Scientists at the University of Alberta have identified a new mechanism for a protein that decreases the chance of developing Alzheimer’s disease—a discovery that highlights a new potential avenue for developing therapeutic treatments.
The protein, called CD33, is known for its connection to Alzheimer’s disease susceptibility, but its exact role was unclear until now.
There are two versions, or isoforms, of the CD33 protein: a long version that increases susceptibility to Alzheimer’s disease and a short version that decreases the chance of getting the debilitating neurodegenerative disease.
“We found that the short isoform has a completely different and opposite function from the long isoform,” explained Matthew Macauley, assistant professor in the Department of Chemistry and Canada Research Chair in Chemical Glycoimmunology.
“The short version of the CD33 protein makes immune cells in the brain, called microglia, better able to consume plaque-causing proteins, which contrasts to the long versions of CD33, which we previously showed represses this process.”
About 10 per cent of the population have a different version of the CD33 protein that causes them to make more of the short isoform of CD33—which means that 90 per cent of people could benefit from a therapeutic intervention, Macauley explained.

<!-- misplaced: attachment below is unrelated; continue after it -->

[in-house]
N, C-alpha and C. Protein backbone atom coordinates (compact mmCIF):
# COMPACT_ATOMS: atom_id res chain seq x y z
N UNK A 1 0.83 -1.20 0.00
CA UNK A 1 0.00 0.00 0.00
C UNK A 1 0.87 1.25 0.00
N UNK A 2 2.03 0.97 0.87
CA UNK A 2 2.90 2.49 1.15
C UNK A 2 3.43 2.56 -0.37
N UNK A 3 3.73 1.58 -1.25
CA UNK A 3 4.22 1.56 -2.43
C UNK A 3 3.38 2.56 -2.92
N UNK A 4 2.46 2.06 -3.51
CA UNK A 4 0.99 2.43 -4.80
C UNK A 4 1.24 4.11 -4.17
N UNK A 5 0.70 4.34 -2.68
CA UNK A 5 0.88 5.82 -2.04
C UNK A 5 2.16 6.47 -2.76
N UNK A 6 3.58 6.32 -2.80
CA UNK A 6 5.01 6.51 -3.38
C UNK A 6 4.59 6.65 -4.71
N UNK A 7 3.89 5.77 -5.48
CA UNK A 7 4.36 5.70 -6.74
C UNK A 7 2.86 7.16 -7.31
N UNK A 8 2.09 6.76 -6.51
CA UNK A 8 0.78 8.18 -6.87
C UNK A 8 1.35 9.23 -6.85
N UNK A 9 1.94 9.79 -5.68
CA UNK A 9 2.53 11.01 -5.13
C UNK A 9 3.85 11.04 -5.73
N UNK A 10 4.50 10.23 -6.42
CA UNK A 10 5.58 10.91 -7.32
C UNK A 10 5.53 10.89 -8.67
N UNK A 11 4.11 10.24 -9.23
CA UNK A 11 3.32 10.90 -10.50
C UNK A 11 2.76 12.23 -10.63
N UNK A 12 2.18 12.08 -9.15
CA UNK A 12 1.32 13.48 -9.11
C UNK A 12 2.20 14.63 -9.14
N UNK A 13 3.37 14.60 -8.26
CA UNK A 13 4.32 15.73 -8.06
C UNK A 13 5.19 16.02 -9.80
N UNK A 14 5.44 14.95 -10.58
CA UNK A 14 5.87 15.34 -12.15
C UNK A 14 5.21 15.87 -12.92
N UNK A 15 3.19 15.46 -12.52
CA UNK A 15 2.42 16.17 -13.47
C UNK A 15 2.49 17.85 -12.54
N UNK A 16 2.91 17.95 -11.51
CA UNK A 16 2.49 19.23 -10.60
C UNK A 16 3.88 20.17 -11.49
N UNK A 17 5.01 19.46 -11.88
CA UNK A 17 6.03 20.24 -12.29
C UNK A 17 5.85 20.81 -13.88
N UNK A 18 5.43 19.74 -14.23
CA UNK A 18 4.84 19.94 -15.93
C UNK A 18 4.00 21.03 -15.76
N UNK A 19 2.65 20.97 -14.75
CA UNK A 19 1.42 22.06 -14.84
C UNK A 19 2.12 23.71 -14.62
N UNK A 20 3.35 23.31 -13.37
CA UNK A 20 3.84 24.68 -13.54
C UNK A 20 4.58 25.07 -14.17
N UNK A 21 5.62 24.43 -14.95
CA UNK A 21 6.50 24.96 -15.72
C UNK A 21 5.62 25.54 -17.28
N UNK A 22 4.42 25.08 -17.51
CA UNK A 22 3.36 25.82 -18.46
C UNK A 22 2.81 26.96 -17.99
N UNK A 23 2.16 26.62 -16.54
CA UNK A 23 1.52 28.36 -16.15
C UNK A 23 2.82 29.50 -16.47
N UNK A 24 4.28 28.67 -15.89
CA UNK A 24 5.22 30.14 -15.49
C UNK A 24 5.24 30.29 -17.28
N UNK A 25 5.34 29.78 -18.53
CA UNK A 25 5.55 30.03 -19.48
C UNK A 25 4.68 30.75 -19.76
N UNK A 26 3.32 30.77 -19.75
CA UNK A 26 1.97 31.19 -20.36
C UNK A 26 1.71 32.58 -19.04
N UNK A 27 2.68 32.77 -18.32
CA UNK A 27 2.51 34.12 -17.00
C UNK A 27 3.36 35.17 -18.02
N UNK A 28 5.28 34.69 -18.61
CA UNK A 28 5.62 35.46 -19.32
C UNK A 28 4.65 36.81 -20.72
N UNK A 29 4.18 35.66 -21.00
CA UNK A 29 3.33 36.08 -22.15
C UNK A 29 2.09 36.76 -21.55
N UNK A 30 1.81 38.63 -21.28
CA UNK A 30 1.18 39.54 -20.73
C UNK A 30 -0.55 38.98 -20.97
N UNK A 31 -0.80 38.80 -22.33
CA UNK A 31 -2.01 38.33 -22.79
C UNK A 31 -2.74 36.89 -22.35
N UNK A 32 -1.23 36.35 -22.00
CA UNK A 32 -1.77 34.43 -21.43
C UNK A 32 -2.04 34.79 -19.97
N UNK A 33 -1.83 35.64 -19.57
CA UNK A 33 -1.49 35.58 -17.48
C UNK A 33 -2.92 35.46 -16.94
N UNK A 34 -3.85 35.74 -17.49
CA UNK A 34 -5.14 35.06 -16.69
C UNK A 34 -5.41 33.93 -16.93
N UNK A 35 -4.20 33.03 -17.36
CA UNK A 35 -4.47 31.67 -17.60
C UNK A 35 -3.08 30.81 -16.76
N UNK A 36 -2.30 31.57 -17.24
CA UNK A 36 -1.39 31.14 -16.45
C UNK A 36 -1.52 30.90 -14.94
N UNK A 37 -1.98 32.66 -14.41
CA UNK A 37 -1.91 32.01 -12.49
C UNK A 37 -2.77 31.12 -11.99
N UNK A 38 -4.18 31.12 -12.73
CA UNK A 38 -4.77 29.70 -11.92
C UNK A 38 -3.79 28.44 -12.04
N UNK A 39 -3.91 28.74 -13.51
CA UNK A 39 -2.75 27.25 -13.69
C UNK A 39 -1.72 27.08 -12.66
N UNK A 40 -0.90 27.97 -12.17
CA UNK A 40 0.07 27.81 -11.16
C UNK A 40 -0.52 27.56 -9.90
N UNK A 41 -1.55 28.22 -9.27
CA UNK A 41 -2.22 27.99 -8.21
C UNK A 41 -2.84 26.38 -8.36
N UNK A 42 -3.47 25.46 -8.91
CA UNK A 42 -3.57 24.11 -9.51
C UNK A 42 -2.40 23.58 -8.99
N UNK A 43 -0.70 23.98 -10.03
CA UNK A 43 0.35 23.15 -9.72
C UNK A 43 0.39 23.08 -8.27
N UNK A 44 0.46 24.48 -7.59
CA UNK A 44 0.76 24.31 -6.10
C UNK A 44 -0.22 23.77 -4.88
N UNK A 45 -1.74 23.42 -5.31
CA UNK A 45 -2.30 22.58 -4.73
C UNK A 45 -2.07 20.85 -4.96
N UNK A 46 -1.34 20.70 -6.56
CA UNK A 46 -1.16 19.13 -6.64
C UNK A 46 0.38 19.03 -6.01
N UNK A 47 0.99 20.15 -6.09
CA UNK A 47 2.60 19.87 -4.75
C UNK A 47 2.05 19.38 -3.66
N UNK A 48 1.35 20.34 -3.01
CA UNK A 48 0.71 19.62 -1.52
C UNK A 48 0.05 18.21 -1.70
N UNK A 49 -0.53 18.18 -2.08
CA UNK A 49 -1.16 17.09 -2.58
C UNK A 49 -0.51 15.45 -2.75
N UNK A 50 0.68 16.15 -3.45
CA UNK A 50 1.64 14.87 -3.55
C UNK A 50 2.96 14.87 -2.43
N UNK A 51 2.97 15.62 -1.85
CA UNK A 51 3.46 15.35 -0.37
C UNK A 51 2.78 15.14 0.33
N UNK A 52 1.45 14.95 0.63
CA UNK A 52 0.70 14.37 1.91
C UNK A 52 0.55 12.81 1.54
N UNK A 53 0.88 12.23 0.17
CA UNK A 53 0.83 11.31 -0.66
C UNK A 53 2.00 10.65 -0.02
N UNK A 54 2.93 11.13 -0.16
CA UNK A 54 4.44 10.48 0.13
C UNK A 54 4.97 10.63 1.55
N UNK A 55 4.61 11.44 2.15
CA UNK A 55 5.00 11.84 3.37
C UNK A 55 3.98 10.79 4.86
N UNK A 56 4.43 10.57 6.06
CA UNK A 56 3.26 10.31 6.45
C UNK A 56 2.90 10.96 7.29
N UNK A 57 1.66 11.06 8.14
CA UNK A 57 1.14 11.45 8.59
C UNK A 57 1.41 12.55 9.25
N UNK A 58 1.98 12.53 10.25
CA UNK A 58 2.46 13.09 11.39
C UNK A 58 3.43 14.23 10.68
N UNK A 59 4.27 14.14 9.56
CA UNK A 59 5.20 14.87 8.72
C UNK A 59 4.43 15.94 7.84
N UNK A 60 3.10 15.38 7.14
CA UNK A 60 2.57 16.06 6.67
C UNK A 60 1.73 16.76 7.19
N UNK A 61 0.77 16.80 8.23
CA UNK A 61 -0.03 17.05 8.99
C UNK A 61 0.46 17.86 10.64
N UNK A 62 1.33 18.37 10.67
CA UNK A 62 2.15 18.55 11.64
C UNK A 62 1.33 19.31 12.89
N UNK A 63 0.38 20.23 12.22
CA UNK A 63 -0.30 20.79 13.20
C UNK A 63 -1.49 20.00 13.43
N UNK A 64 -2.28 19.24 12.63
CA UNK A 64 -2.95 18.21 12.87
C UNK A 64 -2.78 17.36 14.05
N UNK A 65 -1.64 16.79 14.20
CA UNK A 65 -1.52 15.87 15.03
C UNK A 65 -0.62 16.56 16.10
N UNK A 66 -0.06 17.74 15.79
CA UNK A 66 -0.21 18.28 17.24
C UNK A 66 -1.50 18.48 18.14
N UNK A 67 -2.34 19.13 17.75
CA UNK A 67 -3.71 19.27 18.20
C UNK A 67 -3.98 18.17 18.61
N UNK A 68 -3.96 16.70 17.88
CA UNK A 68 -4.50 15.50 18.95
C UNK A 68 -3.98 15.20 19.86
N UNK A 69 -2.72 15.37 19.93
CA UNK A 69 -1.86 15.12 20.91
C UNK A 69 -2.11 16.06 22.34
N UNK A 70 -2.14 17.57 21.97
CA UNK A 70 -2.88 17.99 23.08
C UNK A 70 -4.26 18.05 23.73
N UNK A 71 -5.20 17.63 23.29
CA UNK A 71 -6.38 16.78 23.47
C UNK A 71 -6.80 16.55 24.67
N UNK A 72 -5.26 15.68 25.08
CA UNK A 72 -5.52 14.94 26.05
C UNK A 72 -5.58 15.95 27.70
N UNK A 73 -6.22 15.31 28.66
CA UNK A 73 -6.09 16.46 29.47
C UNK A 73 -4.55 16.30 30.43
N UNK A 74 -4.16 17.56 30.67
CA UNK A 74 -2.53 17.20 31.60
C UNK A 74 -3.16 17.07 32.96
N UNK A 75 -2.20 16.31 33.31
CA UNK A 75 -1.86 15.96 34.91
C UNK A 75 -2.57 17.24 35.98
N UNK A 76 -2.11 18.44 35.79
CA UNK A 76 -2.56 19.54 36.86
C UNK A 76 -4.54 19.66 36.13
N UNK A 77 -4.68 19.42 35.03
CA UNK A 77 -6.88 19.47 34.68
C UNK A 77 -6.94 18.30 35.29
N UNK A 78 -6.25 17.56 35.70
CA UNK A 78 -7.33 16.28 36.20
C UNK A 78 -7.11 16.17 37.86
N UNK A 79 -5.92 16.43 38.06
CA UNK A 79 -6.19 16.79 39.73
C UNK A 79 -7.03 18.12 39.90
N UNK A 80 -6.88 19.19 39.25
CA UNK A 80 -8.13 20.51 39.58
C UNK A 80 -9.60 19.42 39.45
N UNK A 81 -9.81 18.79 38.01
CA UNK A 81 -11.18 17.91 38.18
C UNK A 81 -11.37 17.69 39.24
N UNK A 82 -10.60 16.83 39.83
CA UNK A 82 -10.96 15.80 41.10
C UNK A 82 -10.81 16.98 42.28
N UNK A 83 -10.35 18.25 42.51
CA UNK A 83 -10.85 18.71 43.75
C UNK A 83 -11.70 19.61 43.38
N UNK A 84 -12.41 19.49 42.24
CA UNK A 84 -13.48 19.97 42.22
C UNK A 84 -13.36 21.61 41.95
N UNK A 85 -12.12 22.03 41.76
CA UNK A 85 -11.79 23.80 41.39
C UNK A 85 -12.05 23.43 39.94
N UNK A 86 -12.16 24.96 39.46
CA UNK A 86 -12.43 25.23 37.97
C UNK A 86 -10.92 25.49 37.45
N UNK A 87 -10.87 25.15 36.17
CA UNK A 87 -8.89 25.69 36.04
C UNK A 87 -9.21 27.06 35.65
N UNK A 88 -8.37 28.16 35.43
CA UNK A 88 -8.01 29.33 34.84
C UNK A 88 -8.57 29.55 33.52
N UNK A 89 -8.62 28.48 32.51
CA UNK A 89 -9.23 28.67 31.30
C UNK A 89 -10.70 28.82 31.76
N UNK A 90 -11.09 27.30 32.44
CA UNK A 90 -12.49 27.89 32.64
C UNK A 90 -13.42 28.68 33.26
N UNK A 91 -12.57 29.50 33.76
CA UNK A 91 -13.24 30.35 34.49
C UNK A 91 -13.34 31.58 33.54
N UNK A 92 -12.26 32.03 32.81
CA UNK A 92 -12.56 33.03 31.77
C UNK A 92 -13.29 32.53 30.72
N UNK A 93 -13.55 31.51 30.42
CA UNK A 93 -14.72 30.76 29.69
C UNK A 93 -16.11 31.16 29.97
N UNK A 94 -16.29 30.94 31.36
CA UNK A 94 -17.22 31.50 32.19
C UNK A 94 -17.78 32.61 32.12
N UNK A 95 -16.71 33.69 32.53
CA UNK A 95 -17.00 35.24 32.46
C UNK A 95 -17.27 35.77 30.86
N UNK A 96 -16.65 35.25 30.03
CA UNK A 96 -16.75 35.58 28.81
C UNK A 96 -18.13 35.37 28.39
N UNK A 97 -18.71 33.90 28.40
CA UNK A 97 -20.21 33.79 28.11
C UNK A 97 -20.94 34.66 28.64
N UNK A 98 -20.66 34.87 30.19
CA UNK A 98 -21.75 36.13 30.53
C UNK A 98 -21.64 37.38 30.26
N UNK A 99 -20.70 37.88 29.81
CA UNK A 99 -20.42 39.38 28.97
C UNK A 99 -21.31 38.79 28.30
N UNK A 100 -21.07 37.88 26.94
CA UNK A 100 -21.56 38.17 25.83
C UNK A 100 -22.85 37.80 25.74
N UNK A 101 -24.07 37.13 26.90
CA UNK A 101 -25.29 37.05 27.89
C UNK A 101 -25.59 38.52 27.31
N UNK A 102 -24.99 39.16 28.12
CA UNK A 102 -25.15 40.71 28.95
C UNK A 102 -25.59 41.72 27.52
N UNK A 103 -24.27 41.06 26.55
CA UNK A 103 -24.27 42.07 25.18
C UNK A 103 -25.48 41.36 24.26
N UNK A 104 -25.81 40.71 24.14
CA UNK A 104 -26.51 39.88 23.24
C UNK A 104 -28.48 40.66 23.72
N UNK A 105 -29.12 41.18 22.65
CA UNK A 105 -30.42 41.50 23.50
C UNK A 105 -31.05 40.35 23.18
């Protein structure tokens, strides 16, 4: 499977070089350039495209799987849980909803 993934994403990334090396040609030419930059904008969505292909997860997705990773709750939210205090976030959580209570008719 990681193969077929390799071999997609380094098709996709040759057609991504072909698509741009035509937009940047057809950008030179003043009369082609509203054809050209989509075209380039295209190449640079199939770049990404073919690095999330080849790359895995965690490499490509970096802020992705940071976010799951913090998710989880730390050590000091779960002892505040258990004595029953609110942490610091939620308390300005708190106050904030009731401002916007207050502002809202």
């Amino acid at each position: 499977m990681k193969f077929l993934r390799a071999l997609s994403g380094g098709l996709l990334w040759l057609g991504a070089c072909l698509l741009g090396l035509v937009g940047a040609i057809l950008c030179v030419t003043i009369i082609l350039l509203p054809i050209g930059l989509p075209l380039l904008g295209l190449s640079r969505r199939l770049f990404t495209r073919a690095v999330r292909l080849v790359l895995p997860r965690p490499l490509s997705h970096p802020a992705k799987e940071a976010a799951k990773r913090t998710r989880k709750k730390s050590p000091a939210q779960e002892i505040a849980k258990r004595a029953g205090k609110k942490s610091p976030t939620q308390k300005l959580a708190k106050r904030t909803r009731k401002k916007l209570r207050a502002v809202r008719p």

“Our ultimate goal is to translate this new information into a therapeutic treatment strategy,” he explained. “There are several different avenues to accomplish this, which we are pursuing with new funding our laboratory has received.”
Co-authors on the study include research associate Abhishek Bhattacherjee and PhD student Jaesoo Jung in Macauley’s lab, as well as Jason Plemel, an assistant professor of medicine and neurology in the Faculty of Medicine & Dentistry and member of the Neuroscience and Mental Health Institute.
Funding for the research was provided by the Alzheimer Society of Canada, the Canadian Institutes of Health Research and GlycoNet. Macauley is also an investigator with GlycoNet, a Canada-wide network of researchers based at the U of A who are working to further understanding of biological roles for sugars.
The study, “The CD33 short isoform is a gain-of-function variant that enhances Ab1-42 phagocytosis in microglia,” was published in Molecular Neurodegeneration.